The matching concept and the accrual concept solved some of the dilemmas and problems. This method allowed a reasonable evaluation of a firm. However, another mathematical problem cropped up during application of the Matching concept. Expenses are of two types:
Variable expense (like raw material costs) which can be easily traced to the per unit product sales.
Other form of expense belongs to a category, (like labour salary, maintenance expenses, rental etc.) not directly related to products. They are mostly period expenses. It was not possible to match period expenses with revenue.
In order to solve the problem, the period expenses was artificially allocated to the product using labour hours as a basis of allocation of period expenses to the product cost. This made it possible to measure profit margins or product profitability.
In the current era, labour salary has become a period expense. (Labour does not draw compensation on per piece basis.) So the period expense has become very significant in many organizations. When a significant portion of expenses is artificially allocated to a product, it creates many problems when these variables are used as measurements for decision making. People in organization behave in the way they are measured. Wrong measurements can lead to erroneous behaviour.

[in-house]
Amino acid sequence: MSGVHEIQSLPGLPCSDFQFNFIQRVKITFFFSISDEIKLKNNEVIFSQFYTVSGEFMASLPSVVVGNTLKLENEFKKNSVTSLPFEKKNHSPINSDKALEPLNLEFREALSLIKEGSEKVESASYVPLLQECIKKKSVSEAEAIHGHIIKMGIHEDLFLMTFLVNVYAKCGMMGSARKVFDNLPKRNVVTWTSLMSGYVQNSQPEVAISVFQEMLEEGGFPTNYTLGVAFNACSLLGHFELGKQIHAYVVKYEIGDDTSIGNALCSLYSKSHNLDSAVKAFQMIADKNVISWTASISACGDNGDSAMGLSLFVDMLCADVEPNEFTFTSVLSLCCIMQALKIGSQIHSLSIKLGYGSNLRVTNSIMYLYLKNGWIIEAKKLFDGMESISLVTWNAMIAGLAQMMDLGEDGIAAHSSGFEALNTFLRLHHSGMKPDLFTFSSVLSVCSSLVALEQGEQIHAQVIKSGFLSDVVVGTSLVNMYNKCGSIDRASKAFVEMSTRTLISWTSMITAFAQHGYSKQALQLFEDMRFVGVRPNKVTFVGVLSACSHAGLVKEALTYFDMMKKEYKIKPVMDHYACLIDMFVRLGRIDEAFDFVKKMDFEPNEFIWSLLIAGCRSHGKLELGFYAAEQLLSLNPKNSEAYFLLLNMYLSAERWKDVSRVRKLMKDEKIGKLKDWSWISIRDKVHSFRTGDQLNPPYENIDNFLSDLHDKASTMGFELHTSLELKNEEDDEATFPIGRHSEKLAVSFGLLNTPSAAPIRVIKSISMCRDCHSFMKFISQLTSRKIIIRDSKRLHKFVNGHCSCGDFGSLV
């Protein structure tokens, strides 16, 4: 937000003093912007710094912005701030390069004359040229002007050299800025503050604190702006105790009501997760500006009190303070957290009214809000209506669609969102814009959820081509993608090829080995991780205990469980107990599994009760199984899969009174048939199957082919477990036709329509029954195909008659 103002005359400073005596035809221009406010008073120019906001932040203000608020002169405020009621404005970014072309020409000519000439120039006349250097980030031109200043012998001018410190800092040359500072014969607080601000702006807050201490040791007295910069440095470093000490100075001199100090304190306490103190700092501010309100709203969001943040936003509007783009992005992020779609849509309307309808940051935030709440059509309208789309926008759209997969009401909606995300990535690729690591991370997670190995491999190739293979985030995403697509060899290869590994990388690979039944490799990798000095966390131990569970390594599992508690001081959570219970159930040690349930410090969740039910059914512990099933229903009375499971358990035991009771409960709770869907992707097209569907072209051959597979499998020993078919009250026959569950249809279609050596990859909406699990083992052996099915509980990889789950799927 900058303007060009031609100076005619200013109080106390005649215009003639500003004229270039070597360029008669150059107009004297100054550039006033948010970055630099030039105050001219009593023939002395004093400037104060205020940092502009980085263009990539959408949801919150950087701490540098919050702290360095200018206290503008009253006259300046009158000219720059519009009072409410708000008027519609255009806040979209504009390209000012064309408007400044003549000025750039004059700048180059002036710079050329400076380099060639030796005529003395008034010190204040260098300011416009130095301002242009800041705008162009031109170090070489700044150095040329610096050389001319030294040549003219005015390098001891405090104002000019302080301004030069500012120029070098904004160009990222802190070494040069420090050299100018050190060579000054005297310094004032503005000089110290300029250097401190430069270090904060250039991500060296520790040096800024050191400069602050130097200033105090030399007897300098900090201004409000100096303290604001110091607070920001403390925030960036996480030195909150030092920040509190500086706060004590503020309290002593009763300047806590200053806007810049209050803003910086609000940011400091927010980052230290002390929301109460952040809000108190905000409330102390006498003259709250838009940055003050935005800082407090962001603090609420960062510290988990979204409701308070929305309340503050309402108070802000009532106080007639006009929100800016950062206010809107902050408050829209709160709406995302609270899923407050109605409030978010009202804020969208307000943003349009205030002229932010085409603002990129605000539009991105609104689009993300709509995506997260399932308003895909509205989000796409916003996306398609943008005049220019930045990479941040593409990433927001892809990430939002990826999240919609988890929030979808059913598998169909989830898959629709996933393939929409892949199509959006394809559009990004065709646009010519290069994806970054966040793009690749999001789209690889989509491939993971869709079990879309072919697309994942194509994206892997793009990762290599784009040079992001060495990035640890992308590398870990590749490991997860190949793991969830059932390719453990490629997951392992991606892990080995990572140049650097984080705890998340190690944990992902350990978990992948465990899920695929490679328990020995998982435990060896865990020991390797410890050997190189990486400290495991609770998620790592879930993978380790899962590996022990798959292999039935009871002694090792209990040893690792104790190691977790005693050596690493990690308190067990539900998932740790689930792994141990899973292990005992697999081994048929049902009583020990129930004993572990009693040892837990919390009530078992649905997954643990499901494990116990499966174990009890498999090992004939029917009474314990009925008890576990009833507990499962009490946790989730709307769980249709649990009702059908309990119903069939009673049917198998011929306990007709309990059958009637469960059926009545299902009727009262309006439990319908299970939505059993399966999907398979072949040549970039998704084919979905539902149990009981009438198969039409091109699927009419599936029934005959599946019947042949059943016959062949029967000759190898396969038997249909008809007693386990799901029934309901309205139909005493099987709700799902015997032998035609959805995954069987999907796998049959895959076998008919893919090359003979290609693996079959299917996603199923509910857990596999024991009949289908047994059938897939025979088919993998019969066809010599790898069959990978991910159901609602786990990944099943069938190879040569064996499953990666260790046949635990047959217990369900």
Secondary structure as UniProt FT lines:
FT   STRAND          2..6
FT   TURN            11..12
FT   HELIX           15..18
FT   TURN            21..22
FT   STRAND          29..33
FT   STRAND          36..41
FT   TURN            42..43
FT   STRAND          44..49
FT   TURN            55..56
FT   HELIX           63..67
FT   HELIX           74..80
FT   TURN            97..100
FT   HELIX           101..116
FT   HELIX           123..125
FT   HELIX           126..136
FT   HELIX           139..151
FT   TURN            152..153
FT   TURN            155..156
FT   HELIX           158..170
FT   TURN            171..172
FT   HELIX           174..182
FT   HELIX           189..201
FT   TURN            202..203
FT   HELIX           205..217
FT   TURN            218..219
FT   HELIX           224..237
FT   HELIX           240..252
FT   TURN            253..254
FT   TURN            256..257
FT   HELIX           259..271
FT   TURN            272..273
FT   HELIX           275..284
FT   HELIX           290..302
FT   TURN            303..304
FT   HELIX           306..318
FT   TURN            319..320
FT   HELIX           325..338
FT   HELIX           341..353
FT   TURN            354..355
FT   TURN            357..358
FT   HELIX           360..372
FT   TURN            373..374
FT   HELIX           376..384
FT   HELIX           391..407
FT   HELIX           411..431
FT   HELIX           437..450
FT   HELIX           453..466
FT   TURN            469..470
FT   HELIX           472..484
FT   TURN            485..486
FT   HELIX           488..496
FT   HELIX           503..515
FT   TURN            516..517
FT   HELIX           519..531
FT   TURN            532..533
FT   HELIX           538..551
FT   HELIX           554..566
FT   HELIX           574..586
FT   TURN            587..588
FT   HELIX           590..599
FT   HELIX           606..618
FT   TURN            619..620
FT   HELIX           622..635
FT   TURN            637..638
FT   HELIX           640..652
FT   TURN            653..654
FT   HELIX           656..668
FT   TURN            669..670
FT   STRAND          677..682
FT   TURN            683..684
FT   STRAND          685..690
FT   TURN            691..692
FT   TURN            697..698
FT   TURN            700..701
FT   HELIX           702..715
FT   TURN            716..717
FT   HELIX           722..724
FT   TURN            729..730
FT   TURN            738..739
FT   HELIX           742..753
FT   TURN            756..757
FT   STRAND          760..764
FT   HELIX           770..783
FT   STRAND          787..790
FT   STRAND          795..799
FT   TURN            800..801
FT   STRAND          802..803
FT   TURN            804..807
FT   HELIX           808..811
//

To tackle this issue, several popular accounting methods were developed which to satisfy the growing need or organisations to identify all its overheads and other expenses for further growth. The utmost widespread three concepts are:
Activity Based Costing
InÂ management accounting,Â cost accountingÂ establishes budget and actual cost of operations, processes, departments or product and the analysis of variances, profitability or social use of funds. It supports decision-making to reduce costsÂ and improveÂ profitability. CA is not based on any general accounting principles or any conventions as regular accounting as it is used by internal managers and what to compute is instead decided pragmatically. So no conventions are required for uniformity here getting a solution is more important.